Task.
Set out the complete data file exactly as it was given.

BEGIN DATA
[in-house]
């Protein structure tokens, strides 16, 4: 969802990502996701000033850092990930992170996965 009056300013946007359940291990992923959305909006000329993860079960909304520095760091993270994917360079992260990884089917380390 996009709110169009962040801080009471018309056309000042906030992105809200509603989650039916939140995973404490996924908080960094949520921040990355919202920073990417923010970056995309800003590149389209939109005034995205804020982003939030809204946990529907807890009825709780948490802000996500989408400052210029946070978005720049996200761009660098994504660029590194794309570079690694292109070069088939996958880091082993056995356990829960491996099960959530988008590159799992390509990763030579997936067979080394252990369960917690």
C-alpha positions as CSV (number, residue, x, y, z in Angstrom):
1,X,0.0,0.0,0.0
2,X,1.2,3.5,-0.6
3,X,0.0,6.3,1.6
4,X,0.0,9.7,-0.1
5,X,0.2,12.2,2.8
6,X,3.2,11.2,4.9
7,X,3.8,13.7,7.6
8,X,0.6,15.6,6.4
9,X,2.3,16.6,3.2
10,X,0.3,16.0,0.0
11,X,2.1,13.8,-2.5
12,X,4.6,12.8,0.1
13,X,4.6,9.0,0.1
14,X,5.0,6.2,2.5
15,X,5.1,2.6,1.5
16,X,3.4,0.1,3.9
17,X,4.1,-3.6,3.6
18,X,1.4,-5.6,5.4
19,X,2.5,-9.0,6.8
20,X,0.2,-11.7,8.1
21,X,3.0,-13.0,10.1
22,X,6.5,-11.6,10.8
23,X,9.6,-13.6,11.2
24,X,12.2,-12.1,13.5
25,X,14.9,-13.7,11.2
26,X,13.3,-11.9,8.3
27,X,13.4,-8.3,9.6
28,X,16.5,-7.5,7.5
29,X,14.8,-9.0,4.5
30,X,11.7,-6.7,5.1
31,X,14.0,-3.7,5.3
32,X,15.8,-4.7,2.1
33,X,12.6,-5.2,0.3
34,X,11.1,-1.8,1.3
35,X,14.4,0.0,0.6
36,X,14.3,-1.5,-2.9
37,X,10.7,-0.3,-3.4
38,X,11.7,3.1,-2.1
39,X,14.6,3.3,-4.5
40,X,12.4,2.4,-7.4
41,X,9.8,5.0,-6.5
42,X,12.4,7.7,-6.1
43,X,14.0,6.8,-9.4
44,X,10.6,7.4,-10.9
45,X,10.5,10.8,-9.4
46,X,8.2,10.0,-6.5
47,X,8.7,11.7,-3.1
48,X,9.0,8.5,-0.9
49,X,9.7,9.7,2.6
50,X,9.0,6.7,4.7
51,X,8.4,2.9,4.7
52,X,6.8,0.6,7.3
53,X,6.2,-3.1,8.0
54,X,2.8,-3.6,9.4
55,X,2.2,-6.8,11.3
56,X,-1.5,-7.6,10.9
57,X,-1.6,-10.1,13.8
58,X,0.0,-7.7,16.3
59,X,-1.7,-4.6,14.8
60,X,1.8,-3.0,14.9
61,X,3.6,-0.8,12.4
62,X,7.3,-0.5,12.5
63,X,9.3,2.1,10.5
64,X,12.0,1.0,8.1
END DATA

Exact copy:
[in-house]
């Protein structure tokens, strides 16, 4: 969802990502996701000033850092990930992170996965 009056300013946007359940291990992923959305909006000329993860079960909304520095760091993270994917360079992260990884089917380390 996009709110169009962040801080009471018309056309000042906030992105809200509603989650039916939140995973404490996924908080960094949520921040990355919202920073990417923010970056995309800003590149389209939109005034995205804020982003939030809204946990529907807890009825709780948490802000996500989408400052210029946070978005720049996200761009660098994504660029590194794309570079690694292109070069088939996958880091082993056995356990829960491996099960959530988008590159799992390509990763030579997936067979080394252990369960917690």
C-alpha positions as CSV (number, residue, x, y, z in Angstrom):
1,X,0.0,0.0,0.0
2,X,1.2,3.5,-0.6
3,X,0.0,6.3,1.6
4,X,0.0,9.7,-0.1
5,X,0.2,12.2,2.8
6,X,3.2,11.2,4.9
7,X,3.8,13.7,7.6
8,X,0.6,15.6,6.4
9,X,2.3,16.6,3.2
10,X,0.3,16.0,0.0
11,X,2.1,13.8,-2.5
12,X,4.6,12.8,0.1
13,X,4.6,9.0,0.1
14,X,5.0,6.2,2.5
15,X,5.1,2.6,1.5
16,X,3.4,0.1,3.9
17,X,4.1,-3.6,3.6
18,X,1.4,-5.6,5.4
19,X,2.5,-9.0,6.8
20,X,0.2,-11.7,8.1
21,X,3.0,-13.0,10.1
22,X,6.5,-11.6,10.8
23,X,9.6,-13.6,11.2
24,X,12.2,-12.1,13.5
25,X,14.9,-13.7,11.2
26,X,13.3,-11.9,8.3
27,X,13.4,-8.3,9.6
28,X,16.5,-7.5,7.5
29,X,14.8,-9.0,4.5
30,X,11.7,-6.7,5.1
31,X,14.0,-3.7,5.3
32,X,15.8,-4.7,2.1
33,X,12.6,-5.2,0.3
34,X,11.1,-1.8,1.3
35,X,14.4,0.0,0.6
36,X,14.3,-1.5,-2.9
37,X,10.7,-0.3,-3.4
38,X,11.7,3.1,-2.1
39,X,14.6,3.3,-4.5
40,X,12.4,2.4,-7.4
41,X,9.8,5.0,-6.5
42,X,12.4,7.7,-6.1
43,X,14.0,6.8,-9.4
44,X,10.6,7.4,-10.9
45,X,10.5,10.8,-9.4
46,X,8.2,10.0,-6.5
47,X,8.7,11.7,-3.1
48,X,9.0,8.5,-0.9
49,X,9.7,9.7,2.6
50,X,9.0,6.7,4.7
51,X,8.4,2.9,4.7
52,X,6.8,0.6,7.3
53,X,6.2,-3.1,8.0
54,X,2.8,-3.6,9.4
55,X,2.2,-6.8,11.3
56,X,-1.5,-7.6,10.9
57,X,-1.6,-10.1,13.8
58,X,0.0,-7.7,16.3
59,X,-1.7,-4.6,14.8
60,X,1.8,-3.0,14.9
61,X,3.6,-0.8,12.4
62,X,7.3,-0.5,12.5
63,X,9.3,2.1,10.5
64,X,12.0,1.0,8.1